2011 Ford F-150 Comparison: V-6 vs V-8
Brains Vs Brawn: What's Better -- High Tech or Big Displacement?
From the October, 2011 issue of Truck Trend / By Allyson Harwood
When this generation of Ford's F-150 was introduced for the 2009 model year, it was impressive enough to win Motor Trend's Truck of the Year honors. That was despite its one big downside: an aging lineup of engines, all three of which were V-8s. They included a two-valve, 248-horsepower, 294-pound-foot 4.6-liter V-8; another 4.6-liter V-8 with three valves per cylinder that put out 292 horsepower and 320 pound-feet of torque; and a 5.4-liter V-8 offering 310 horsepower and 365 pound-feet. Making things worse, the two-valve -- was backed by a four-speed automatic, and fuel economy wasn't good enough. Many different clues pointed to the same conclusion: It was time for new engines.
Fast-forward two model years, and all three V-8s have been swept aside. In their place are two V-6s and two V-8s, all with variable valve timing. All but one (the 6.2) feature all-aluminum construction, and all are backed by the same six-speed automatic. Fuel economy has improved across the board, except for the 6.2. And in what seems a major contradiction, power has increased as well: Even the base V-6 has more horsepower than the three-valve 4.6-liter, falling only 8 shy of the 5.4.
We wanted to know how these new engines perform, so we wrangled together four F-150s with four different attitudes: a 3.7-liter-V-6-powered regular cab STX, a 5.0-liter SuperCrew XLT, a 6.2-liter Harley-Davidson Edition SuperCrew, and a 3.5-liter EcoBoost SuperCrew Lariat. We took the quartet to the track in El Toro, California; on the road; and to the dyno at K&N Engineering, to see how the F-150 fares with the new engines. We also wanted to find out if the horsepower, torque, and fuel economy data match up with the manufacturer's numbers, and whether it makes sense to get a twin-turbo V-6 instead of a good old American V-8.
What The Dynomometer Tells Us
3.7-liter: V-6 The peaks and dips in the 3.7-liter V-6's torque curve were consistent in every dyno run. Torque peaked initially at 2400 rpm, then fell off and began climbing again to another peak at 4200 rpm. While previous engines would produce peak torque and then fall off, Ford's extra efforts in variable valve timing, Ti-VCT, has made the engine more efficient across the rpm range.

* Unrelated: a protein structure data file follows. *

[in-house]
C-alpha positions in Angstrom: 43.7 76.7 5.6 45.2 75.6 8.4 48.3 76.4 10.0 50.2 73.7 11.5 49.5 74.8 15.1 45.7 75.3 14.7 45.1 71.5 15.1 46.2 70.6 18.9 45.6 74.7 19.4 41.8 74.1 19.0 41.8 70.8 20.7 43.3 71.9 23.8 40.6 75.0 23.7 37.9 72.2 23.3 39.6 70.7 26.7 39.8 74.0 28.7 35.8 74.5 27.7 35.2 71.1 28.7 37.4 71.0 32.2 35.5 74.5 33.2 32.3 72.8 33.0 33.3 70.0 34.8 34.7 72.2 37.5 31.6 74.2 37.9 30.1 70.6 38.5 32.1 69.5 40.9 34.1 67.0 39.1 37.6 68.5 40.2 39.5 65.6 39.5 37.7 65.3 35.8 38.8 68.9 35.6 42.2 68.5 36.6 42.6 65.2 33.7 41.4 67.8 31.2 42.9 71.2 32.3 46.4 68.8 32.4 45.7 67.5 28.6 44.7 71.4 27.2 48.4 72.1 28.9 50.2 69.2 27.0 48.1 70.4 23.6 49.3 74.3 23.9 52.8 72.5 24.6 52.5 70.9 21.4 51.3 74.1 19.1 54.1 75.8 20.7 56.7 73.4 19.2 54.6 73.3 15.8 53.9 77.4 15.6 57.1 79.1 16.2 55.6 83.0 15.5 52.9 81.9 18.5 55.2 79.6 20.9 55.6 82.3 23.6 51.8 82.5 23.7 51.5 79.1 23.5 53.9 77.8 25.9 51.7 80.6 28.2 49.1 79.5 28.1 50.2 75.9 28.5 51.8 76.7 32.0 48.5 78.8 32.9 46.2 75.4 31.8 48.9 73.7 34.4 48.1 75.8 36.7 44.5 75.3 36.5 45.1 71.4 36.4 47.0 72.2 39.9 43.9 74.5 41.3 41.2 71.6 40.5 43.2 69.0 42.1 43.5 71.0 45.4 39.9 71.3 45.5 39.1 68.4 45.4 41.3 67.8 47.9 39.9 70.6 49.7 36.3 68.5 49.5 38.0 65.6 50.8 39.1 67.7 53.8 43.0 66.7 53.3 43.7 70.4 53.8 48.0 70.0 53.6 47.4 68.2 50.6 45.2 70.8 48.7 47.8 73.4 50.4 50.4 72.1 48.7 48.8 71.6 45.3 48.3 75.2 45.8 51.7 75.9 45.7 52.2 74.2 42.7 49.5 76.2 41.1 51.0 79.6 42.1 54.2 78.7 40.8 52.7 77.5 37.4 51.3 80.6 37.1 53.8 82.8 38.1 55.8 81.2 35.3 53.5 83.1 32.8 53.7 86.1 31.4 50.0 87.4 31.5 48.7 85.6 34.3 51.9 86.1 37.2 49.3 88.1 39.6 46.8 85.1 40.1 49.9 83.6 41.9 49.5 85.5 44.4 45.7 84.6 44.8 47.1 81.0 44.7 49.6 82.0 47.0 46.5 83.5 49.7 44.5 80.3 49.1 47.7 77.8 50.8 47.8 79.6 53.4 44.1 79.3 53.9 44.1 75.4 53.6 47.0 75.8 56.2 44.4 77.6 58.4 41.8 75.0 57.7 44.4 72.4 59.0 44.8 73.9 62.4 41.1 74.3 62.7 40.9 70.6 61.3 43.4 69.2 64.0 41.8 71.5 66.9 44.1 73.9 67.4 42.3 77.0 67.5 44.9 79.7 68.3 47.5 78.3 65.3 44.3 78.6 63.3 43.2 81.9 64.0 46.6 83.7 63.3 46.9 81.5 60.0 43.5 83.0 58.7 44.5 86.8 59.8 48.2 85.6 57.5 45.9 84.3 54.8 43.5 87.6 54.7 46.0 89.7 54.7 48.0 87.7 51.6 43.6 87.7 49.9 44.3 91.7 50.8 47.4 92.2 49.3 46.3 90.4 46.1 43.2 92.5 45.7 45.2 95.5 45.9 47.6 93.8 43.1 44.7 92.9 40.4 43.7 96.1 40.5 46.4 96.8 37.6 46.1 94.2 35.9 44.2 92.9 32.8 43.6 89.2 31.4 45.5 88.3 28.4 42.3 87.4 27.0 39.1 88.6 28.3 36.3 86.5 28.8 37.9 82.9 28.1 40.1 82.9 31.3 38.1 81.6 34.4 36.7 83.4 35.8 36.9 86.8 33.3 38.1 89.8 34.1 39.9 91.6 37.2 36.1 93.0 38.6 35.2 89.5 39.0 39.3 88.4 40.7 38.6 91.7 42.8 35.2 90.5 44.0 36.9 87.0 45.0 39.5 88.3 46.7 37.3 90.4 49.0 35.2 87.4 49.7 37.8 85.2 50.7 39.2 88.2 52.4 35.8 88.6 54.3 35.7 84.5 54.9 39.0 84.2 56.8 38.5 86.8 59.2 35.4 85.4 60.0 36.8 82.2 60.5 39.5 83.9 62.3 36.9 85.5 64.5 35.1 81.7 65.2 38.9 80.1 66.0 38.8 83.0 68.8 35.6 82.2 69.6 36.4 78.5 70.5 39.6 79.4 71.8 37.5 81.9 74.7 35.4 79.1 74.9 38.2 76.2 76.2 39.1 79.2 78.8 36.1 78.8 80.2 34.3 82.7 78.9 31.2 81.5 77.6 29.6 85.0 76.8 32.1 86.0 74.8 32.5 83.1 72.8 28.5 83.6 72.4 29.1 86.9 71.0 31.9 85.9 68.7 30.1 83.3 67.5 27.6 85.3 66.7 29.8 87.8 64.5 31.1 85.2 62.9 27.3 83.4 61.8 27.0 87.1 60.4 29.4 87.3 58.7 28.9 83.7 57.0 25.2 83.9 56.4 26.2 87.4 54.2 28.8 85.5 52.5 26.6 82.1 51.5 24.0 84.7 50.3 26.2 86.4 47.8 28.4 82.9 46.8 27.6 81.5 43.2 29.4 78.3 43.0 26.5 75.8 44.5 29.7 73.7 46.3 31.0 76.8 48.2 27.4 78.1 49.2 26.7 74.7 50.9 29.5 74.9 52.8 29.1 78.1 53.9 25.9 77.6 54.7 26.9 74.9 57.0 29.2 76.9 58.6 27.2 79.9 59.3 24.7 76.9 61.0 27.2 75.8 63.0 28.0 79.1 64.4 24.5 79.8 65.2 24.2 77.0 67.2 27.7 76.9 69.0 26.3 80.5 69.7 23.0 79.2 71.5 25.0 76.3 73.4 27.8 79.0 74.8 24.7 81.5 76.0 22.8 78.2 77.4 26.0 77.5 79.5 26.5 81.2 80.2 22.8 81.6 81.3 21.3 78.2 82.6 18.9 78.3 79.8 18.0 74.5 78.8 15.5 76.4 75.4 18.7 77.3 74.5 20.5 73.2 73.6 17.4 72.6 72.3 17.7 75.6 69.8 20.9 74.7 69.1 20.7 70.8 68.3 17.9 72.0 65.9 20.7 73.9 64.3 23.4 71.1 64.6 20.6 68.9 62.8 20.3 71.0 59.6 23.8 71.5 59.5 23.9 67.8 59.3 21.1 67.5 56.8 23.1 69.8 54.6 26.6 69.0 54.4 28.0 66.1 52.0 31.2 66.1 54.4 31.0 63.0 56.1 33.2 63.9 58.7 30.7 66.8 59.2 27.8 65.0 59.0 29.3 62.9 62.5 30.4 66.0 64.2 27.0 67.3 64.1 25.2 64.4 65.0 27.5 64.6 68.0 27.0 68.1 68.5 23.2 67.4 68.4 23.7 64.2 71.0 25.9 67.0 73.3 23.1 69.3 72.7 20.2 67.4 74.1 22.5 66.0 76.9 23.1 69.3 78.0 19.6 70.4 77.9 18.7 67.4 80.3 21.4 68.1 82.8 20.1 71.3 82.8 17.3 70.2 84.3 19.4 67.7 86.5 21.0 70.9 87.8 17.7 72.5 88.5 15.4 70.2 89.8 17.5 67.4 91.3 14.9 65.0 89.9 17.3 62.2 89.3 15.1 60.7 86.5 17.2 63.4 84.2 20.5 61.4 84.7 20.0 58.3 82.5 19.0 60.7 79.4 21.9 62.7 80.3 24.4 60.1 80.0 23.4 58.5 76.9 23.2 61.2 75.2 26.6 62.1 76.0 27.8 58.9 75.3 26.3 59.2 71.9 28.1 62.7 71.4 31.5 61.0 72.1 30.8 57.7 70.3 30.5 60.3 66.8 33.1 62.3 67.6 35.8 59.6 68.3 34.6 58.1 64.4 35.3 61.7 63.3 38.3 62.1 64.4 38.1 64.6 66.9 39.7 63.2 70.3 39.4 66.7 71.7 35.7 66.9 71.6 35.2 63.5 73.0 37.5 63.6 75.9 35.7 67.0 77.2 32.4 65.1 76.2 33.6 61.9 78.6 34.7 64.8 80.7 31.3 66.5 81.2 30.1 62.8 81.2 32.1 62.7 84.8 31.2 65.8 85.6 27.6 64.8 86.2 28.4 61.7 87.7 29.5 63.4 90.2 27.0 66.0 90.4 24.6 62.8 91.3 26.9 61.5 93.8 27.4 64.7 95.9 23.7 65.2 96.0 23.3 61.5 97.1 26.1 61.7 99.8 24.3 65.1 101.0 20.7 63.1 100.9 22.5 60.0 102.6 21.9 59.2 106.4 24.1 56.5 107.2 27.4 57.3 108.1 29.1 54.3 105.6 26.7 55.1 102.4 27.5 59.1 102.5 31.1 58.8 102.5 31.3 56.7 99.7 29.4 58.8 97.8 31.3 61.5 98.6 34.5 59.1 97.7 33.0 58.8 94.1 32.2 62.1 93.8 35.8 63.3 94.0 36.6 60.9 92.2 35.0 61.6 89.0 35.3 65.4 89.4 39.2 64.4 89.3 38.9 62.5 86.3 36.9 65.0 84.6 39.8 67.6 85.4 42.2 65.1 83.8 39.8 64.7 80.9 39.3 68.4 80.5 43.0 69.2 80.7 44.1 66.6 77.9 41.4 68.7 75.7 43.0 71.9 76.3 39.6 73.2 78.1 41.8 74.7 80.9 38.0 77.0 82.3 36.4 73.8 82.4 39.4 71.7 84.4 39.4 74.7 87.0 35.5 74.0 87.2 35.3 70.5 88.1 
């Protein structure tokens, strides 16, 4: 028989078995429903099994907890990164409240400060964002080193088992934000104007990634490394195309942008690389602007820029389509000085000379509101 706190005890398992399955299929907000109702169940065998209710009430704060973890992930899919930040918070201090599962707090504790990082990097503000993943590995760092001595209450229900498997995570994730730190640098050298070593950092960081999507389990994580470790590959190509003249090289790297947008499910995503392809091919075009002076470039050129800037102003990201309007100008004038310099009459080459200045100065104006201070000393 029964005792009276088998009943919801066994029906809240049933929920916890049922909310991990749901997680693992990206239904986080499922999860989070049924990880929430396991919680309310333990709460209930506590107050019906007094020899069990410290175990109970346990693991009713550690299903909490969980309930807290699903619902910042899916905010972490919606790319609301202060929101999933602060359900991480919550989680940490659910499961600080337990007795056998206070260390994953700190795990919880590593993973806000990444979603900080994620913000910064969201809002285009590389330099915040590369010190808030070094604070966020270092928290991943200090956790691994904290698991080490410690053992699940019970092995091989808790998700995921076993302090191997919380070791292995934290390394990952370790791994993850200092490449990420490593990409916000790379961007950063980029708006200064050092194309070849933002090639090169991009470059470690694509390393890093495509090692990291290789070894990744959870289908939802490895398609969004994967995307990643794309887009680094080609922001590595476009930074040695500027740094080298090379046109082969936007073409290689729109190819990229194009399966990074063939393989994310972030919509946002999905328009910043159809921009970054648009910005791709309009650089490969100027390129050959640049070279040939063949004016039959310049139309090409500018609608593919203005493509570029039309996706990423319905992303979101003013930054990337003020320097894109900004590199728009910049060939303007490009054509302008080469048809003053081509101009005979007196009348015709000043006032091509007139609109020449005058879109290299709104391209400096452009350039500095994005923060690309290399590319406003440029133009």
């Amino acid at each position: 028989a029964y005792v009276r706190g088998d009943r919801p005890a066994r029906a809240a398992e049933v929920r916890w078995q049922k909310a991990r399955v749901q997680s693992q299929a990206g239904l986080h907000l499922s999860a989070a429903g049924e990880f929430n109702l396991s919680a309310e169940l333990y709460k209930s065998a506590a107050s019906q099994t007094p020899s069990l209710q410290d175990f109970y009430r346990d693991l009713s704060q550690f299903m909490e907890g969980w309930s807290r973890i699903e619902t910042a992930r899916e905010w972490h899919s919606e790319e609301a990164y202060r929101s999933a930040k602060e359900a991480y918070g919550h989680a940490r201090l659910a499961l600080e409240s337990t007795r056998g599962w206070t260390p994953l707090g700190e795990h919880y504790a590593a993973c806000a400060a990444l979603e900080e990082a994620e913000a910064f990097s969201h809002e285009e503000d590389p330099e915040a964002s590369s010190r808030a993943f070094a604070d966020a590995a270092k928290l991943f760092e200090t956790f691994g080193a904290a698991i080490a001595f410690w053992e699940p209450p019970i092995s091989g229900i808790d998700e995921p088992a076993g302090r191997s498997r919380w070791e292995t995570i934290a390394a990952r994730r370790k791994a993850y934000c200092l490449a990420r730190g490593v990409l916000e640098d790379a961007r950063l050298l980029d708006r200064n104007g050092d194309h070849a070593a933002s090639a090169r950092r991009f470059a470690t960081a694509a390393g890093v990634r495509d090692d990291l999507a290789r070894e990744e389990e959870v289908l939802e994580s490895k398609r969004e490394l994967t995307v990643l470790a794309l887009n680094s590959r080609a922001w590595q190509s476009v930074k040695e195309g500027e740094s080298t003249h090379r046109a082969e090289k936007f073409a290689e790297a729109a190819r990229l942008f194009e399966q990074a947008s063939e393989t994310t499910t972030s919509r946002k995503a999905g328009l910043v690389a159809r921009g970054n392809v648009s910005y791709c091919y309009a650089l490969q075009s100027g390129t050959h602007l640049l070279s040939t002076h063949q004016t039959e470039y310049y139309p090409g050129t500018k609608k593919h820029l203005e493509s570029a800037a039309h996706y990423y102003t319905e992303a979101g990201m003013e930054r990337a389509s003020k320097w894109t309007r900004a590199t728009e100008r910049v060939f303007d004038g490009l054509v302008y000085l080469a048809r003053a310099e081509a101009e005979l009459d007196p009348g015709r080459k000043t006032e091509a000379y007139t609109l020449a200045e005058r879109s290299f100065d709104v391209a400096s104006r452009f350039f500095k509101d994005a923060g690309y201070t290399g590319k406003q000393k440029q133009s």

5.0-liter: V-8 As on the 3.7-liter V-6, the use of Ti-VCT spreads out the torque curve. While smoother on the V-8, definite peaks are apparent on the graph; unlike with the V-6, they are barely noticeable in real-world driving. While not the fastest truck in the test, the quickly climbing power curve makes it feel fast on the street. Downside is the need for higher-rpm operation when towing.
EcoBoost: The dyno doesn't provide enough resistance to get a realistic torque reading at the low end of the chart. The EcoBoost can accelerate past 2000 rpm before the turbos are producing full boost. On the road, with more resistance, the truck would likely produce more torque than indicated below 2000 rpm. The later spool-up also means less heat in the beginning of the dyno run, so the torque beyond that point might be slightly inflated.
6.2-liter: V-8 Based on a different, older family of engines than the 5.0-liter V-8, power and torque curves are nearly identical in shape on the 6.2-liter, just farther up the graph. Torque builds quickly below 3000 rpm, levels out, then starts to run up again up to a peak at 4500 rpm. On dyno and road, the V-8's behavior could be called angry. While EcoBoost and Coyote V-8 are silky smooth, the boss wants to jump out of the truck and bite someone at wide open throttle.
Torque: The torque curves for all four engines are fairly flat. The EcoBoost has the best of all worlds: flat curve, most torque, and lowest rpm at which peak torque was achieved.
Horsepower: EcoBoost engine had most power on the dynomometer, followed closely by the 6.2L, then the 5.0L, with the 3.7L closing.